Dickinson library millage nudged lower
IRON MOUNTAIN — Dickinson County Library’s annual property tax levy will be reduced by 0.05 mills in the next budget year, a reduction of 5.6 percent.
Library trustees decided to cut the millage after deciding the fund balance was sufficient to cushion against unexpected expenses, the county board was told Monday.
In August, voters approved a renewal of 0.9 mills, or 90 cents per $1,000 of taxable value, through 2024 for the continued operation and maintenance of the library. But only 0.85 mills will be levied for 2019, said Audrey Smith, library board treasurer.
“I applaud them for that,” said Commissioner Ann Martin, a liaison to the library board.
The reduction will trim the library’s budget by an estimated $44,500. Total property tax revenues will come in at about $751,500. For a home with a market value of $90,000, the tax savings will be about $2.25.
The library system includes the main location at 401 Iron Mountain St. in downtown Iron Mountain, plus the Solomonson branch at 620 Section St. in Norway and the North Dickinson branch in the North Dickinson County School District building in Felch Township.
Megan Buck, library director, said the system strives to balance traditional, historical, entertaining and modern library services. Although utilization is steady, less than half of Dickinson County residents now have a library card, which is free.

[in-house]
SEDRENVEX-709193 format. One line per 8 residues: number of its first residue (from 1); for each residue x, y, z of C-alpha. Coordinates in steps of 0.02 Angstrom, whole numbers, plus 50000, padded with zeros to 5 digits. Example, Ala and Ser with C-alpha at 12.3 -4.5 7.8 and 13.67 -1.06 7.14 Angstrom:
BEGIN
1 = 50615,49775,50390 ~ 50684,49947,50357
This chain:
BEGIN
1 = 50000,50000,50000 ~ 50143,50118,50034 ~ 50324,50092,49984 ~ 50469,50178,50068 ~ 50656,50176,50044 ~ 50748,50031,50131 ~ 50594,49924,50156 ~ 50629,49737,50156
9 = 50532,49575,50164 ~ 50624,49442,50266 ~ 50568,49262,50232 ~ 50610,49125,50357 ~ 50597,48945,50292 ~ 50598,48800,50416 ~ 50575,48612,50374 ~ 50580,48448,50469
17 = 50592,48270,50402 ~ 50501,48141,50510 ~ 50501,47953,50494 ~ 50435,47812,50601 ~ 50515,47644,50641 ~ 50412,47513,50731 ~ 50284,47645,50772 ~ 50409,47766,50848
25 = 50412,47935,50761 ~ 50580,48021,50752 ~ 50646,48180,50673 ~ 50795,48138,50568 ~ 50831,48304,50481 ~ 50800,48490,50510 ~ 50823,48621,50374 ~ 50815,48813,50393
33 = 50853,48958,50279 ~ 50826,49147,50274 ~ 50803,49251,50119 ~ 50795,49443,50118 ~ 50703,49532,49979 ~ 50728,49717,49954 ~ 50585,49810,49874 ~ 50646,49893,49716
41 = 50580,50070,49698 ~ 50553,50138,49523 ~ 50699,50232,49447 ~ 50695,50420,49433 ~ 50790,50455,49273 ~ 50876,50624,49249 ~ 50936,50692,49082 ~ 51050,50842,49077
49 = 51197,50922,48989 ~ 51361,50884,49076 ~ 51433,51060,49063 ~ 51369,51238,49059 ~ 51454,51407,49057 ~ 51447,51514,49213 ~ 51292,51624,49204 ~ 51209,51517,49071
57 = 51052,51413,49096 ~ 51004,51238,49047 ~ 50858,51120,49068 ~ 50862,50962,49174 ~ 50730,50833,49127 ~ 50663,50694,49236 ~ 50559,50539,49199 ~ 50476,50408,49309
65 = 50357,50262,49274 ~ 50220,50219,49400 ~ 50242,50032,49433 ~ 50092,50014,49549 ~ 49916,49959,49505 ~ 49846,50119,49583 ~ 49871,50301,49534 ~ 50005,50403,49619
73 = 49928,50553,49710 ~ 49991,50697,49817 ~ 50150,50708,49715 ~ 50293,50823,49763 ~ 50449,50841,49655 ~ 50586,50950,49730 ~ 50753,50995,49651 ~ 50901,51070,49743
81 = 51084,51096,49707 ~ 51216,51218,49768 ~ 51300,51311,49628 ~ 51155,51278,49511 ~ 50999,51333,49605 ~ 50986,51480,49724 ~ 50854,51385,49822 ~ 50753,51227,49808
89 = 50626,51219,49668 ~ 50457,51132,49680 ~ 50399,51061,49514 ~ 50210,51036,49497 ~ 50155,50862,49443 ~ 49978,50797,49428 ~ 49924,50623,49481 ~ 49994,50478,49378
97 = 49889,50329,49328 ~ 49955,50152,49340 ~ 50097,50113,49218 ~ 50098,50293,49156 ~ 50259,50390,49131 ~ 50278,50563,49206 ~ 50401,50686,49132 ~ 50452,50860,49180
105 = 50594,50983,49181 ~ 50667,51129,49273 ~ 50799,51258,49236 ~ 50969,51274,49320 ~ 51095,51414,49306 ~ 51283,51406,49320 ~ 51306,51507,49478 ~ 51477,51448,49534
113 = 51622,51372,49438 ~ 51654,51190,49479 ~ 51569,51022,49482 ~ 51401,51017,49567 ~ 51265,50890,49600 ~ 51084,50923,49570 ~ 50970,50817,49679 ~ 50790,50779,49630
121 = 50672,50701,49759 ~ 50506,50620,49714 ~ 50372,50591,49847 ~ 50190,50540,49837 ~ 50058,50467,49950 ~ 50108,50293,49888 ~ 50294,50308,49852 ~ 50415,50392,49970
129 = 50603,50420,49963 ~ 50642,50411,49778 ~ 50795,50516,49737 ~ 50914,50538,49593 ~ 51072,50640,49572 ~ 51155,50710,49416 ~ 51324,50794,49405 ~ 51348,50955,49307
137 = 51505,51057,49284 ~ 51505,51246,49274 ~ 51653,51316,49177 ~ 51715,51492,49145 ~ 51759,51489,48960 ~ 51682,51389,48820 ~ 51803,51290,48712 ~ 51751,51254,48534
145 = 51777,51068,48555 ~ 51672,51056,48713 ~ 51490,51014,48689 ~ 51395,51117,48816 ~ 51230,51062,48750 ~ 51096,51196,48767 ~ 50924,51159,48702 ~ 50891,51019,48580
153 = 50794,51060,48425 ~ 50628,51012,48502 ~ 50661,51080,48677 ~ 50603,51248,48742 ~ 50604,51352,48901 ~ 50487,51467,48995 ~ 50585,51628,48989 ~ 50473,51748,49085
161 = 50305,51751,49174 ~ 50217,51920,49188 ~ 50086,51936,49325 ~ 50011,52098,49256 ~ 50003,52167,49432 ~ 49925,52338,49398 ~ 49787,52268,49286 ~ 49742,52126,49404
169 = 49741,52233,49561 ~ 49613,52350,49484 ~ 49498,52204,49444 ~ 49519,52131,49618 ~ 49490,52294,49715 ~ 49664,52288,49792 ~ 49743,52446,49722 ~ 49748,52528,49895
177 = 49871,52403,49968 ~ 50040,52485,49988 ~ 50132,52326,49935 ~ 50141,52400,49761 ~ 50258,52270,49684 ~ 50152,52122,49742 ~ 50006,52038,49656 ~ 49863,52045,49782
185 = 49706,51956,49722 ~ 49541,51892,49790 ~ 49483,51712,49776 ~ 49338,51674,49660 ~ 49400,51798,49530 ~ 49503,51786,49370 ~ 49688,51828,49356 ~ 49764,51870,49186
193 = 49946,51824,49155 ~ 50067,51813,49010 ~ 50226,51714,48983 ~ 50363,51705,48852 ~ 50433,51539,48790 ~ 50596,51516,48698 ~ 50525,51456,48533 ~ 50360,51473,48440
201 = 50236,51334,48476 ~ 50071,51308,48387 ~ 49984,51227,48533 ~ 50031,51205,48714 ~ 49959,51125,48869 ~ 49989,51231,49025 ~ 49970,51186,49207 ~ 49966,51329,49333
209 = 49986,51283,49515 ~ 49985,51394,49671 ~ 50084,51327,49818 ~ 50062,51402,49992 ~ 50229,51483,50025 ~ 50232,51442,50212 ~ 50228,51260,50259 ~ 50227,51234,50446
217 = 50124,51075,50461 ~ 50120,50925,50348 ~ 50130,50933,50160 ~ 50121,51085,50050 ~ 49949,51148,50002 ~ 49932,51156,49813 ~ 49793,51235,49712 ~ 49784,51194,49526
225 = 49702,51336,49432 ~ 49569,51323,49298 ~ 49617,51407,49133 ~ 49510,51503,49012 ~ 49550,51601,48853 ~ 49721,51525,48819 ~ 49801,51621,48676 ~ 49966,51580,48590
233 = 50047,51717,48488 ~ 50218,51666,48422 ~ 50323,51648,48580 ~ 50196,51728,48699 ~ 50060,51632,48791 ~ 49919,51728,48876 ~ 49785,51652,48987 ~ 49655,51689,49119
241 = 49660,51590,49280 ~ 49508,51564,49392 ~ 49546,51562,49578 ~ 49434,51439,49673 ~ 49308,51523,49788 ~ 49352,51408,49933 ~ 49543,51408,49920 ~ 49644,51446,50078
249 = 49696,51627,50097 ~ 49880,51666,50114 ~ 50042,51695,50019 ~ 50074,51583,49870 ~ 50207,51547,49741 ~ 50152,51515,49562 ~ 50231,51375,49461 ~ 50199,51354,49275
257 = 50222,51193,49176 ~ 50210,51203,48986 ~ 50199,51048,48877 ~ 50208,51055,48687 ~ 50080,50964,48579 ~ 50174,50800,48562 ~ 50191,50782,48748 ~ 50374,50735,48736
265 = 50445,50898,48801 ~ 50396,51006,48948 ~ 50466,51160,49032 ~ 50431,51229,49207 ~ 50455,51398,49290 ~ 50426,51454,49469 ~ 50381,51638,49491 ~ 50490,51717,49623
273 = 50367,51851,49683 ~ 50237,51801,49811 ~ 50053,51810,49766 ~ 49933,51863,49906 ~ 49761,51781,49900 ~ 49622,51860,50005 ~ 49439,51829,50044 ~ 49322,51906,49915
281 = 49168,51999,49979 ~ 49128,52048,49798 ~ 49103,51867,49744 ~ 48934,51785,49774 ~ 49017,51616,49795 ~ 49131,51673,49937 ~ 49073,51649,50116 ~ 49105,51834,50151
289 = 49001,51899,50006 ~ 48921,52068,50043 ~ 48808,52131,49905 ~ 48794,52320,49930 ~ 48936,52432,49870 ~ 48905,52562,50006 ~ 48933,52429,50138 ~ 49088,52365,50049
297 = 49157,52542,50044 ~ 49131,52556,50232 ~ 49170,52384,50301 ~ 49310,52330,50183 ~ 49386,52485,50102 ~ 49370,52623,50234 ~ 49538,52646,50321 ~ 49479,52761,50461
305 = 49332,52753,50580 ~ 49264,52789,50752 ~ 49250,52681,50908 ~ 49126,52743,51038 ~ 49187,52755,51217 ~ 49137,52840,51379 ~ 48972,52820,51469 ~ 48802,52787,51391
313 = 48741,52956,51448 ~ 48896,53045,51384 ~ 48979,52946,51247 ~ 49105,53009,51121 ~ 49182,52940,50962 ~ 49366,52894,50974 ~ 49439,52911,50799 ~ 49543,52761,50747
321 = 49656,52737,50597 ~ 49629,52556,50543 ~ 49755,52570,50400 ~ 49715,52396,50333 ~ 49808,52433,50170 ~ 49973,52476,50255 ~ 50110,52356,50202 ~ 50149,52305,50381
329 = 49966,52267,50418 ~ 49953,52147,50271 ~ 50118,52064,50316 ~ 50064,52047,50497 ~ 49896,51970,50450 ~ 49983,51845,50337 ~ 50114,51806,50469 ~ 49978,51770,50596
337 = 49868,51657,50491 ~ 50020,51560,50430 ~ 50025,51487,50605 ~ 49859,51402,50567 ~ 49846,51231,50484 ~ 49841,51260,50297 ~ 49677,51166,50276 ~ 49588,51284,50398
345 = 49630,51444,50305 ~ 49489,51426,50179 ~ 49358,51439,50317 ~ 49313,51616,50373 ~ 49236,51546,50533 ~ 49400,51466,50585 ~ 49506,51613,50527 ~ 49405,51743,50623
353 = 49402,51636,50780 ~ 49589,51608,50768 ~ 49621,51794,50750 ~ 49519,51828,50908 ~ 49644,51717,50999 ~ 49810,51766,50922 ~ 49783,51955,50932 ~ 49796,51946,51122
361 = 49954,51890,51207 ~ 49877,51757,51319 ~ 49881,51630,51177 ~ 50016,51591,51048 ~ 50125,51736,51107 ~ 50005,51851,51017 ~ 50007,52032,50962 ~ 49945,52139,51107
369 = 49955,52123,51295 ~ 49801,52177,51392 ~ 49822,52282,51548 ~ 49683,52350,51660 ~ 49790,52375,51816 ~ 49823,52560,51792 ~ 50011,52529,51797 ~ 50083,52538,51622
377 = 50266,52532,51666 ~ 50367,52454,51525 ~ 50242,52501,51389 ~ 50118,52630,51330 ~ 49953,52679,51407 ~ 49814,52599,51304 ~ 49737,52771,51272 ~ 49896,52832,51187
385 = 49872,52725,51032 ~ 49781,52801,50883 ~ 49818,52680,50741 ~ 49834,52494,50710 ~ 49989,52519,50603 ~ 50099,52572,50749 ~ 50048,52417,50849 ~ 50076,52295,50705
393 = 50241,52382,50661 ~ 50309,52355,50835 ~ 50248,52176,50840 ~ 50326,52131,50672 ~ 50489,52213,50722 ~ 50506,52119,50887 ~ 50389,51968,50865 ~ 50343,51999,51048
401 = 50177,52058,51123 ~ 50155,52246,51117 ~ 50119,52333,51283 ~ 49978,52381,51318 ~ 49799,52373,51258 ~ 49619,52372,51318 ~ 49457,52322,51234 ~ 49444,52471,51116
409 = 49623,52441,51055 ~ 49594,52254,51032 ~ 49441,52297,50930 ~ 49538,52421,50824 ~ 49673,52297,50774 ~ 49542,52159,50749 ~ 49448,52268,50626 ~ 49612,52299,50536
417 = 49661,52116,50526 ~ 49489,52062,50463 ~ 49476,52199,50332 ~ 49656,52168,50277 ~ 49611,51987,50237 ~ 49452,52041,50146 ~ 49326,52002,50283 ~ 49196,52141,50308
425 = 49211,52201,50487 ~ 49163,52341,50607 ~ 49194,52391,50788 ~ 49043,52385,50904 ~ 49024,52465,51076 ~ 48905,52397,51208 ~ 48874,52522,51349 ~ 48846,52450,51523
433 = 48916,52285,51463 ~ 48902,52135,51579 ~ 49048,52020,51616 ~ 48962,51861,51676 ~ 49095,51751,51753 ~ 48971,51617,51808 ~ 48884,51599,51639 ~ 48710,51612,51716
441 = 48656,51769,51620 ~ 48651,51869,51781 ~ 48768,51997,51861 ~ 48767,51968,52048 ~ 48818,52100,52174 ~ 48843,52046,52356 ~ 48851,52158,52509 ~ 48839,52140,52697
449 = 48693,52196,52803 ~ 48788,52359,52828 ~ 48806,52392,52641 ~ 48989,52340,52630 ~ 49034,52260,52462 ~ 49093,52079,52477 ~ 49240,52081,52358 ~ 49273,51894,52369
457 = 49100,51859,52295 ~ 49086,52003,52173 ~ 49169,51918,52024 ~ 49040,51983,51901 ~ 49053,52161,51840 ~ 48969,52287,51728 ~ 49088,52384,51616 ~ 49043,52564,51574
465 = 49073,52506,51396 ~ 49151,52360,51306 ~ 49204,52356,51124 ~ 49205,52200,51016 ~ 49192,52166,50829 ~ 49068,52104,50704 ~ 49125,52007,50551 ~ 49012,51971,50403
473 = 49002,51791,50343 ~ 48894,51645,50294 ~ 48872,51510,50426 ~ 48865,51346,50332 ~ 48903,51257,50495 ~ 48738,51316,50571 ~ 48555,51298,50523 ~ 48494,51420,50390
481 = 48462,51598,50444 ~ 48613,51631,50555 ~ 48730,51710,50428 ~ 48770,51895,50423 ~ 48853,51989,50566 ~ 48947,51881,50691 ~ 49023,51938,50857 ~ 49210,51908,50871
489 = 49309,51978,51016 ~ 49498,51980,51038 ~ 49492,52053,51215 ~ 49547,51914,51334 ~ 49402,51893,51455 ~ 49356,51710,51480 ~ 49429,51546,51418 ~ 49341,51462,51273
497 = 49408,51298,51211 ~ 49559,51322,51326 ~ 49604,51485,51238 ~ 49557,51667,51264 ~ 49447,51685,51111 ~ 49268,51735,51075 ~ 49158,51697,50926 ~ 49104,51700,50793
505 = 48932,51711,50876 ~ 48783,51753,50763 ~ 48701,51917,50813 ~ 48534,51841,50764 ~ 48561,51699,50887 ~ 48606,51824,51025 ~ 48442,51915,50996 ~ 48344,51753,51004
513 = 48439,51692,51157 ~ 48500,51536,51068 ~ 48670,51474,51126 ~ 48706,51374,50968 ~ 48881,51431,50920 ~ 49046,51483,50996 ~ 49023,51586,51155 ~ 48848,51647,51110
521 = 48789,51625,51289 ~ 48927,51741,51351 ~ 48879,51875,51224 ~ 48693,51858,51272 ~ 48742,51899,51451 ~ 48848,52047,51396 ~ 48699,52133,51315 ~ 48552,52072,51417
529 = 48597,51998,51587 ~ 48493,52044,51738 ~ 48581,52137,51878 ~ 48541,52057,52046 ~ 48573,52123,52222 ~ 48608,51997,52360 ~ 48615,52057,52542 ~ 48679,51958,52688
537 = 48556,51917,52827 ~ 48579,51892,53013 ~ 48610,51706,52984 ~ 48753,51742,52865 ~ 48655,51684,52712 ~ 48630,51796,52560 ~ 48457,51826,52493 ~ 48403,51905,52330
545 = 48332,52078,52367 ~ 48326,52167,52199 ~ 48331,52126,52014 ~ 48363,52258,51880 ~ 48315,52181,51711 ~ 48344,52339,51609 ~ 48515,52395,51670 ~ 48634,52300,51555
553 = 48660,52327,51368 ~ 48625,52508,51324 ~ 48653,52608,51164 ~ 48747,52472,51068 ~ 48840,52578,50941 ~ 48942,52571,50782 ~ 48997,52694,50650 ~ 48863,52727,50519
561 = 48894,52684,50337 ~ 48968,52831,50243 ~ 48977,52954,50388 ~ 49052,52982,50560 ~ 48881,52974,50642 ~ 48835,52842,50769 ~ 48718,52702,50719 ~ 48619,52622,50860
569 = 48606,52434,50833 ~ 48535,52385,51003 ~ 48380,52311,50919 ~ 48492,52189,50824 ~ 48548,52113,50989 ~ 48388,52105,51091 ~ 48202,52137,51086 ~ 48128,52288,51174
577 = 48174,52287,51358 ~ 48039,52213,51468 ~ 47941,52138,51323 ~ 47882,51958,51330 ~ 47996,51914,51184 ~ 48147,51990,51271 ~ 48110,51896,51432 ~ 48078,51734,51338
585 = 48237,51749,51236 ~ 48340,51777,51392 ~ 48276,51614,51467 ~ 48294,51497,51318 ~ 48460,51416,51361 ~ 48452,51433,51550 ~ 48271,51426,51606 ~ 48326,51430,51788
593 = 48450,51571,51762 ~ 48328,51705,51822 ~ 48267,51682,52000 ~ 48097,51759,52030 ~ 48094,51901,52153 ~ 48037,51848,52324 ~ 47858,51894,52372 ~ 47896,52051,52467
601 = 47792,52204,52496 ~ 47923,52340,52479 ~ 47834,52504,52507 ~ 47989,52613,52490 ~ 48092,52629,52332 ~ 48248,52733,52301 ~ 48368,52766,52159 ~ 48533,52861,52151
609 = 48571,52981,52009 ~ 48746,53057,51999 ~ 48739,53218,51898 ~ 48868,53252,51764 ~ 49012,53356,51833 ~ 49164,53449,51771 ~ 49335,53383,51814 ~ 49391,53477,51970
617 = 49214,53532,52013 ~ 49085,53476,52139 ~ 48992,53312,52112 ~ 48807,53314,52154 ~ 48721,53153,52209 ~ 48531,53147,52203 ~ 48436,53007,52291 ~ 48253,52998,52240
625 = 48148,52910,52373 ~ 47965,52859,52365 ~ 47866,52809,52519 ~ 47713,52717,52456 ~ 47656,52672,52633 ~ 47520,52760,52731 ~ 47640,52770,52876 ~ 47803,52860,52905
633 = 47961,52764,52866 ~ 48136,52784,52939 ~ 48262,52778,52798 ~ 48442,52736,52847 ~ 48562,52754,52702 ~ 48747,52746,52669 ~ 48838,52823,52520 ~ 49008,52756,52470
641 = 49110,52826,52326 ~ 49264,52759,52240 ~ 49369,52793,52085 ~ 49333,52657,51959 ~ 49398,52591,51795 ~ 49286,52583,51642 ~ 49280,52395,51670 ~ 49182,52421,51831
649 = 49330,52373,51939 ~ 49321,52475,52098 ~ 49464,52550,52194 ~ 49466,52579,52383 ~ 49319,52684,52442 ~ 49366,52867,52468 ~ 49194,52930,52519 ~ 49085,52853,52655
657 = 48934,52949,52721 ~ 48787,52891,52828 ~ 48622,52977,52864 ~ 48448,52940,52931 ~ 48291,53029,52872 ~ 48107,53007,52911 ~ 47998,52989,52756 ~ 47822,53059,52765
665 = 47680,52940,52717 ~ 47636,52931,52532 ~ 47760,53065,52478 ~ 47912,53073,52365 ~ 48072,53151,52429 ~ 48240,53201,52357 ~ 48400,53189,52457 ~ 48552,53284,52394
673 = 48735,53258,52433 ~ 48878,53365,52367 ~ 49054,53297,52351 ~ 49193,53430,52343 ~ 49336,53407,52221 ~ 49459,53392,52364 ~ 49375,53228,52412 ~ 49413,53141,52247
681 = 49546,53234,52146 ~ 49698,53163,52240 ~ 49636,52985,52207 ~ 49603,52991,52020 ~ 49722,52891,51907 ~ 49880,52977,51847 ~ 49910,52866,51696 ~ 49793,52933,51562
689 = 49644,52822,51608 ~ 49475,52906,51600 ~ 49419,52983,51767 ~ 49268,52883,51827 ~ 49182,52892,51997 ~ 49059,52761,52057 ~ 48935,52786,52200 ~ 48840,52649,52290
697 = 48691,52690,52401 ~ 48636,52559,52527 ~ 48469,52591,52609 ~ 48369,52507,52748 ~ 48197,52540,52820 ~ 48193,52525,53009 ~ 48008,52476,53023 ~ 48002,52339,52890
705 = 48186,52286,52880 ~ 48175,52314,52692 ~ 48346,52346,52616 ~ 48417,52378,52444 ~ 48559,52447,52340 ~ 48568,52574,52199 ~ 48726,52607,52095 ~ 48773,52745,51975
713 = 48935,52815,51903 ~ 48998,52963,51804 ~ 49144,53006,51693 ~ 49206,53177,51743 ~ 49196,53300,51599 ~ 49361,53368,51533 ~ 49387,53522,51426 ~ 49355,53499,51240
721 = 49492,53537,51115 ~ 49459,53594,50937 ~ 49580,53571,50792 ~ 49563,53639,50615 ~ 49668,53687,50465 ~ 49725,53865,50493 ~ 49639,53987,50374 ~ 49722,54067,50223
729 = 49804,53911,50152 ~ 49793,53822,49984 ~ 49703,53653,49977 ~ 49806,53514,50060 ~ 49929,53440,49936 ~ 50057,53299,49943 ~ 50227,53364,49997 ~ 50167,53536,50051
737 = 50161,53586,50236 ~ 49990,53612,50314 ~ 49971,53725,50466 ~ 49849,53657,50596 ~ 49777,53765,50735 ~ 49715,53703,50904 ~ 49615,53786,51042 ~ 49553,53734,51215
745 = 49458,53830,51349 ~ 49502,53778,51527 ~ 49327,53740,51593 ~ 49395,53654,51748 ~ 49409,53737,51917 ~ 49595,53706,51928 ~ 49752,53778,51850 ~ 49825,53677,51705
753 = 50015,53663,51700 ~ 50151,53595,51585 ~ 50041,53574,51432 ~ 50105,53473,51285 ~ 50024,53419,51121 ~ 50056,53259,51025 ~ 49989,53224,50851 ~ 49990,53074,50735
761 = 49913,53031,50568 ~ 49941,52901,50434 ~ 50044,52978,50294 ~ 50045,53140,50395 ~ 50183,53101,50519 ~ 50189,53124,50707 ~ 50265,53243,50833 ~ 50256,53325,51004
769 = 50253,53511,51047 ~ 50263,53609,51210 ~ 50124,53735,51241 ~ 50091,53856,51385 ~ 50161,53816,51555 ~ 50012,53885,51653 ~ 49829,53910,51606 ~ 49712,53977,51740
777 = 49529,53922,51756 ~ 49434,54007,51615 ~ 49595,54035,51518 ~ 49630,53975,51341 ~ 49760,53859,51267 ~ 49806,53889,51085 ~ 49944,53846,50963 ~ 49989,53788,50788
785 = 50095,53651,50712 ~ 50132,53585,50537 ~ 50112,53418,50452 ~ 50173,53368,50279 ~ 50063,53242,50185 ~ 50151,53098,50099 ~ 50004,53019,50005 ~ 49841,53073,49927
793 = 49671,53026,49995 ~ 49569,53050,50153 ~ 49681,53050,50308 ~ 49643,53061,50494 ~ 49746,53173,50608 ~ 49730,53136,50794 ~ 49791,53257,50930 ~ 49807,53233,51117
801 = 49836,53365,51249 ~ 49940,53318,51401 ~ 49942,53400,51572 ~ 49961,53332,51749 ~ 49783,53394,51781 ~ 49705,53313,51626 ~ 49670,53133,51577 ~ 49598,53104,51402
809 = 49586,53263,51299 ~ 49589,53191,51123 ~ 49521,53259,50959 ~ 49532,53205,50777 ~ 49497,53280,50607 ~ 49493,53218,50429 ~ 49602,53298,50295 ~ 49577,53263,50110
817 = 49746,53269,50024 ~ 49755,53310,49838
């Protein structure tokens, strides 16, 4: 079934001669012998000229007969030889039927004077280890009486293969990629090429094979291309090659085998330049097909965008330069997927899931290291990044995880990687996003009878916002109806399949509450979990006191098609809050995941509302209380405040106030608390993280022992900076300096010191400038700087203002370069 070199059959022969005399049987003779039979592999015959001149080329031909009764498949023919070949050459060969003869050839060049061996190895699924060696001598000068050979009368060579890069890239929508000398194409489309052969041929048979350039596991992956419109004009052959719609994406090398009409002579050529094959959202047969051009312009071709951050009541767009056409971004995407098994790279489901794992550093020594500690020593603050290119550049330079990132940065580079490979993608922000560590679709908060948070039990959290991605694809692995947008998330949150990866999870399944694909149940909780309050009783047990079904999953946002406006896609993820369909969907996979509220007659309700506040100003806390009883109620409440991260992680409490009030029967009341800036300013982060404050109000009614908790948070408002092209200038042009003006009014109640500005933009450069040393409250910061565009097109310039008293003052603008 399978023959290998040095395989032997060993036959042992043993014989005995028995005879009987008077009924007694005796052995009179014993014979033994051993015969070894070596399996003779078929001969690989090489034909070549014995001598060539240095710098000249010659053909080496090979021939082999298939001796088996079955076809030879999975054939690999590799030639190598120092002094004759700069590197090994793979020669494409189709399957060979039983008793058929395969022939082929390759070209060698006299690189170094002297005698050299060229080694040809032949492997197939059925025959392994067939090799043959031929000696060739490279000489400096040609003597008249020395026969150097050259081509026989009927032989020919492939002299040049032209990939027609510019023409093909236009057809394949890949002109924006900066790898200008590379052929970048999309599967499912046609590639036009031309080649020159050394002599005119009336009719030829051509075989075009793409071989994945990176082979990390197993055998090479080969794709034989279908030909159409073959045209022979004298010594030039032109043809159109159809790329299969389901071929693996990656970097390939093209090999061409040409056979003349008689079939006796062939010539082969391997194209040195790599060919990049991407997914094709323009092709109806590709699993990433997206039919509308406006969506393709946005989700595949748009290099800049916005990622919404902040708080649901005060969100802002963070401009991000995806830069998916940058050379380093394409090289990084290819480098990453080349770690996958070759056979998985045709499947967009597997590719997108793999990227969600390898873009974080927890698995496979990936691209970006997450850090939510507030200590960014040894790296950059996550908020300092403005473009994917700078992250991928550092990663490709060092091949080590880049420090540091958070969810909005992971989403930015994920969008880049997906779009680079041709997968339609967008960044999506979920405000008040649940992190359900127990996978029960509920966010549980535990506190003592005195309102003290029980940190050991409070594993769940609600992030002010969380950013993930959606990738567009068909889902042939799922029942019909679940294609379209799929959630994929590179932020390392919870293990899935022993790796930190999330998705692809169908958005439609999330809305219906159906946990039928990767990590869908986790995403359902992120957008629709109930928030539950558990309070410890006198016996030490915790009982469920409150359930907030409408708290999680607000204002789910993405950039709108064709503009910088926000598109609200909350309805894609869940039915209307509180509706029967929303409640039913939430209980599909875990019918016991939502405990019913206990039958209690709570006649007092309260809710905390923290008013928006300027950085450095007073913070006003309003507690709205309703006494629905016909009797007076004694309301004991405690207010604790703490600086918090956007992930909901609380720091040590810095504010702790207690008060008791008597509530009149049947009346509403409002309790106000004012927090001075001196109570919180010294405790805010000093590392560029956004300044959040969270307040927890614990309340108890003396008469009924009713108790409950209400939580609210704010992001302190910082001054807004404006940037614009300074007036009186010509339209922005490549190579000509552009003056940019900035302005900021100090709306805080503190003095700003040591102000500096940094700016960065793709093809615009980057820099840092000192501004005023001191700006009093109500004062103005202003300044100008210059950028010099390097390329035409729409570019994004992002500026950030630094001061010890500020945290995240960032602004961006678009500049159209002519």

The reading room at the main branch has been renovated after a successful $20,000 crowdfunding campaign and a matching grant from the Michigan Economic Development Corp.’s Public Spaces Community Places program. The library itself budgeted $175,000.
Bill Cummings, library board chairman, encouraged the county board and the public to check out the improvements, noting the library has long relied on its general revenues rather than seeking extra millages. “We have been very careful with our levies, always have been,” he said.
Finishing touches on the reading room project should be completed in time for an open house set for 6 p.m. Oct. 9, Cummings added.
Dickinson County’s library may be “the best one in the state,” Commissioner Joe Stevens offered.
In other action, the county board:
— Heard Commissioner John Degenaer Jr. report numbers aren’t yet final for the county fair, but it appears they were up. Degenaer said the county’s share of revenues from the Skerbeck Carnival soared to $57,000, which was the best ever; the previous high was $41,000. The annual five-day fair in Norway takes place over the Labor Day weekend. Sheriff Scott Rutter said it went very well, with only a few minor incidents.
— Received good reviews from Saturday’s Crafty Flea Market at Lake Antoine Park, a cooperative fundraiser for Lake Antoine Park Partners and The Daily News’ Newspapers in Education program. It “exceeded all expectations,” Stevens said. Commissioner Barbara Kramer counted 50 vendors, many of them ready to return for next year’s Sept. 7 event. Attendance surpassed 1,300.
— Approved a cooperative service agreement between Ford Airport and the U.S. Department of Agriculture to perform a wildlife hazard assessment at Ford Airport. The county’s 10 percent obligation is $4,100.
— Will continue to review the cost for proposed sewer and water service at two new hangars planned at Ford Airport. A bid of $454,900 has been accepted from Superior Steel of Iron Mountain to build a hangar that will be leased to M.J. Electric. That cost excludes sewer and water extensions. A second hangar is planned for CSA Air, Controller Brian Bousley said.